The Royal Museum of Fine Arts Antwerp (KMSKA) is launching the Ensor Research Project. The museum aspires to becoming the leading centre of expertise in art-historical and material technical research into the oeuvre of James Ensor.
The research focus of the project is on the creative process, from the conception to the realisation, of Ensor’s paintings. The expertise acquired will be complemented with research on paintings in other public and private collections in Flanders and Belgium, and it will also be applied to enhance Ensor research carried elsewhere.
Above: James Ensor,
The Painting Skeleton, KMSKA
Pending further research, some very promising observations have already been made. Contrary to expectations, the 38 paintings in the museum collection offer few examples of spectacular alterations during the painting process. The Painting Skeleton (1896) is nonetheless a striking example of such an alteration, whereby the composition and its meaning were changed quite profoundly. Using pencil, Ensor copied on to a prepared panel a photograph of himself at his easel up in his attic studio in the parental home in Ostend. The self-portrait is clearly discernible in an infrared image. But somewhere during the creative process, the artist decided to overpaint his face with the image of a skull. The reason why he decided to do so in this particular example needs further investigation.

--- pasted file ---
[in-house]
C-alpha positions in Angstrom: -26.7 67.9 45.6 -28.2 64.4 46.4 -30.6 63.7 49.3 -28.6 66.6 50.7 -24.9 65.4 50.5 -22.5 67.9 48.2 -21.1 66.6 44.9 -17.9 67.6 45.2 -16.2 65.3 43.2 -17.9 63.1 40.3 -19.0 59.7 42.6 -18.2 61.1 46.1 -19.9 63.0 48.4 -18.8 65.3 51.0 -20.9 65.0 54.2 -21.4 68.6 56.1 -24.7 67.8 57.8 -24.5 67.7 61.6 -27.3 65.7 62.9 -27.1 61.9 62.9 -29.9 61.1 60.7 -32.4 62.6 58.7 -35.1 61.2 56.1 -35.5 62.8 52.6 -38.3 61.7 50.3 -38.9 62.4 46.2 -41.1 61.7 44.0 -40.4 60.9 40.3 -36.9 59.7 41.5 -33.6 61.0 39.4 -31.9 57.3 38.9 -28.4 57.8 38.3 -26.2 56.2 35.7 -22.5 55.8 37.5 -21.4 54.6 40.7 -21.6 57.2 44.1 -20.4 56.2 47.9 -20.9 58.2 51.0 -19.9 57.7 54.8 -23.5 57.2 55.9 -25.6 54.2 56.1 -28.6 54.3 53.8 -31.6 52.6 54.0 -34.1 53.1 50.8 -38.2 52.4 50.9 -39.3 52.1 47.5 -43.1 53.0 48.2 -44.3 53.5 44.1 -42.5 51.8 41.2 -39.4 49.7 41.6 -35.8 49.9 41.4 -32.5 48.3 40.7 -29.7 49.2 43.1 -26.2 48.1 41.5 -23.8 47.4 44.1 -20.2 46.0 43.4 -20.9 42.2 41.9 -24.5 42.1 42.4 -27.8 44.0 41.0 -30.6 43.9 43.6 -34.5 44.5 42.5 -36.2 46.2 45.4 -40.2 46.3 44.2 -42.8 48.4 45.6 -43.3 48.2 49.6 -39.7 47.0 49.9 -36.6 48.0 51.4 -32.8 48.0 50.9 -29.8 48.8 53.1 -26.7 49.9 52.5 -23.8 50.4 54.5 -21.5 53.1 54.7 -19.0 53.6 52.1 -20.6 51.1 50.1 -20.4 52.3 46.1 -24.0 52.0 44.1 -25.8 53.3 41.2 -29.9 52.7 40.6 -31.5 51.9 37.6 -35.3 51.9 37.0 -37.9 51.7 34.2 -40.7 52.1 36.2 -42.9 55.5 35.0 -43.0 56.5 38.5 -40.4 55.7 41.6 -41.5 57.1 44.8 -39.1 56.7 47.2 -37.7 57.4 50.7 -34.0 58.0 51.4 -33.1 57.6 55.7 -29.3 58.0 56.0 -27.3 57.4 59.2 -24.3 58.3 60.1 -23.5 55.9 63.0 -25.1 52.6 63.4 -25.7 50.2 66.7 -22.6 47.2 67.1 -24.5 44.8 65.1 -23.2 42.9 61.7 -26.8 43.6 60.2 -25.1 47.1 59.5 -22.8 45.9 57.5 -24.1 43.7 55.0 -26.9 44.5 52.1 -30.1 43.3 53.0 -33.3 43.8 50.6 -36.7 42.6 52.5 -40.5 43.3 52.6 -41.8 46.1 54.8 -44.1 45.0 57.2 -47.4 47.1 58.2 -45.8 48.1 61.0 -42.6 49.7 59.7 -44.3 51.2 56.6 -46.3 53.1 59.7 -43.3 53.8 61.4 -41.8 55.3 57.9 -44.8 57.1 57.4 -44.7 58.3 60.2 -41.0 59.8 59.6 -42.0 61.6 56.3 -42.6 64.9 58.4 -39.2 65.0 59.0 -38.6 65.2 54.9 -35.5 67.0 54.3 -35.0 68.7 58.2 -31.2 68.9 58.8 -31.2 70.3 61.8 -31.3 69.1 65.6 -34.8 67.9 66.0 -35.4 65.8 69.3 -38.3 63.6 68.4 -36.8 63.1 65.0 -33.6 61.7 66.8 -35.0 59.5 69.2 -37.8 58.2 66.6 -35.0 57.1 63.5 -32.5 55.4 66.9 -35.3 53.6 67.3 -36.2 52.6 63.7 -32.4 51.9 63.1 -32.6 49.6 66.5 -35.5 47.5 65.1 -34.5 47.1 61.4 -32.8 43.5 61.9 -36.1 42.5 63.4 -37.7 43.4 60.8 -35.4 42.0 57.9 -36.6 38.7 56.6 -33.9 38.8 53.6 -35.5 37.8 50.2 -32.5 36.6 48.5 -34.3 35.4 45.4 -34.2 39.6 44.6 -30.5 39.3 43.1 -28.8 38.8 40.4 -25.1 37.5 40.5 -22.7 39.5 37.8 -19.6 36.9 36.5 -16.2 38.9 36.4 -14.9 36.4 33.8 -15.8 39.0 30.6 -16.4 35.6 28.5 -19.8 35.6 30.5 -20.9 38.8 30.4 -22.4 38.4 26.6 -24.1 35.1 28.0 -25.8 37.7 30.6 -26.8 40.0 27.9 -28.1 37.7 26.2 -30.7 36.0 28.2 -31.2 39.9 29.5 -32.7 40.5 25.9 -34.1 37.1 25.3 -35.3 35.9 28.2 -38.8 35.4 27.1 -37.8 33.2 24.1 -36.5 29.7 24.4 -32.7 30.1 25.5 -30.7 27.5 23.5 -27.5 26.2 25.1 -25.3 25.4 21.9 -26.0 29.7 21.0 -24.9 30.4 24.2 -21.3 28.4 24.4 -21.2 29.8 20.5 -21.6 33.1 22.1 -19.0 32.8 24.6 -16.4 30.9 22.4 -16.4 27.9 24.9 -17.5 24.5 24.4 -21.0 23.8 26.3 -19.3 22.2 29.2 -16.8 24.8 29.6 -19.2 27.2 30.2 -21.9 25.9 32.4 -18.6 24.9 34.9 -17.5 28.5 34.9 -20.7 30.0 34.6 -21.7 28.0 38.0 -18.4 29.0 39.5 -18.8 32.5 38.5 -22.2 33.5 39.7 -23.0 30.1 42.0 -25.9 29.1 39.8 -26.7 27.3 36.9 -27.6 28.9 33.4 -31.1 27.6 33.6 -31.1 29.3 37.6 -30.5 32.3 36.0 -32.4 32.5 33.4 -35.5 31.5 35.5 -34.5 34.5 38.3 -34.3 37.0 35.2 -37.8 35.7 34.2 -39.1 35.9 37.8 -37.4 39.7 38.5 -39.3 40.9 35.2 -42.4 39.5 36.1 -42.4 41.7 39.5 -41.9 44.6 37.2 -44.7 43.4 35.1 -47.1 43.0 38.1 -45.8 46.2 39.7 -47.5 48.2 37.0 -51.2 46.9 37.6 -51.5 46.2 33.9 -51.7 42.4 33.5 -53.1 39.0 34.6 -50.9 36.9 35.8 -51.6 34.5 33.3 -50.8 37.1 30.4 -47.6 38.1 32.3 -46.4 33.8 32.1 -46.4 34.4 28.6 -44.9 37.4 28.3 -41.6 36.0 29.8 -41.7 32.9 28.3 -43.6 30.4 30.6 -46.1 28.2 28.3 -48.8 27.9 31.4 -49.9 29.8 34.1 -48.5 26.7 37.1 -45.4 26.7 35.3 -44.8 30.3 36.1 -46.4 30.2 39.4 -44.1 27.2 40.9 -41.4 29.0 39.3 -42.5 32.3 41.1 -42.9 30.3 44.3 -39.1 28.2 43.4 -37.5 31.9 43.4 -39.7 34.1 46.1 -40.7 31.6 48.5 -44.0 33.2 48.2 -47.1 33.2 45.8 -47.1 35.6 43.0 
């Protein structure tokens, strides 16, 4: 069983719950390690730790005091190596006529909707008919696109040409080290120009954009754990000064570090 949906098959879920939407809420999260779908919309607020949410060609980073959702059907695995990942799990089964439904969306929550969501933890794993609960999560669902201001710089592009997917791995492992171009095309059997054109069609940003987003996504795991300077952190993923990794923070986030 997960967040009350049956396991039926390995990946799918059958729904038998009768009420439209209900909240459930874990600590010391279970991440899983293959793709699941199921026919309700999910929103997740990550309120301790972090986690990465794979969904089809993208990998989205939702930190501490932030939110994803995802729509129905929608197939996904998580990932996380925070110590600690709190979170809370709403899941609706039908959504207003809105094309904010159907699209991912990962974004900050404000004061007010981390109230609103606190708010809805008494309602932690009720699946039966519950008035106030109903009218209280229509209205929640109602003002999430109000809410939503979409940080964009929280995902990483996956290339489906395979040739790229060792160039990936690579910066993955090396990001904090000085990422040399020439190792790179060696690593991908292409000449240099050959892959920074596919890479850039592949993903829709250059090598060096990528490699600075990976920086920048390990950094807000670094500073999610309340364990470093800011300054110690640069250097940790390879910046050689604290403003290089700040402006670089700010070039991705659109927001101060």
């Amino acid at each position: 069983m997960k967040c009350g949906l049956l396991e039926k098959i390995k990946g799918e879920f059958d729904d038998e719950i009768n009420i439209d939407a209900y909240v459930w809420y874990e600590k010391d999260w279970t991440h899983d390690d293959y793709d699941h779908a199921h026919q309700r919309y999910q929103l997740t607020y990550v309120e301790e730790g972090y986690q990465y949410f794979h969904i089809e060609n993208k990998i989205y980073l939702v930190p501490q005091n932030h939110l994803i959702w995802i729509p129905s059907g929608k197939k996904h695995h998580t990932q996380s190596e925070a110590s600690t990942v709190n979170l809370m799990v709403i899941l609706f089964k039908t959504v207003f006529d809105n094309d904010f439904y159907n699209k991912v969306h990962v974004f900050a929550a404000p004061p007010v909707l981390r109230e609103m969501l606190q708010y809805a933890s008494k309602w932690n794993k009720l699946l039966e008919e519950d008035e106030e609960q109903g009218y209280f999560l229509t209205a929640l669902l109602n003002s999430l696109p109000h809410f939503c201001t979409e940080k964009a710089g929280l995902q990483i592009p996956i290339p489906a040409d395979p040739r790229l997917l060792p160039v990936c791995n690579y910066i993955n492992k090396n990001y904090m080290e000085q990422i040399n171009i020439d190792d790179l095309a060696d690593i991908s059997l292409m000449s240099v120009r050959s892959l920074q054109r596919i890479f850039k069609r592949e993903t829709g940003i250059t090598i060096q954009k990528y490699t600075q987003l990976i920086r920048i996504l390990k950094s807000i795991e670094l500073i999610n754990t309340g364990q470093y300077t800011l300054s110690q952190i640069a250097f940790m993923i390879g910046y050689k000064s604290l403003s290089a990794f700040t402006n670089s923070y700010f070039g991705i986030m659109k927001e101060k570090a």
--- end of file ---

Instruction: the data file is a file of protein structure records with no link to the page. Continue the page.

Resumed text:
In 2013 and 2014, after five successful exhibitions in Japan, the Ensor collection of KMSKA will be touring some prominent museums in Europe and the United States. The museum will take this new series of foreign exhibitions as an opportunity to intensify its Ensor Research. It will publicise the findings of the Ensor Research Project online in a Scholary Catalogue modeled after the example of the Getty Foundation. The museum is also preparing an exhibition entitled Ensor, Artist at Work.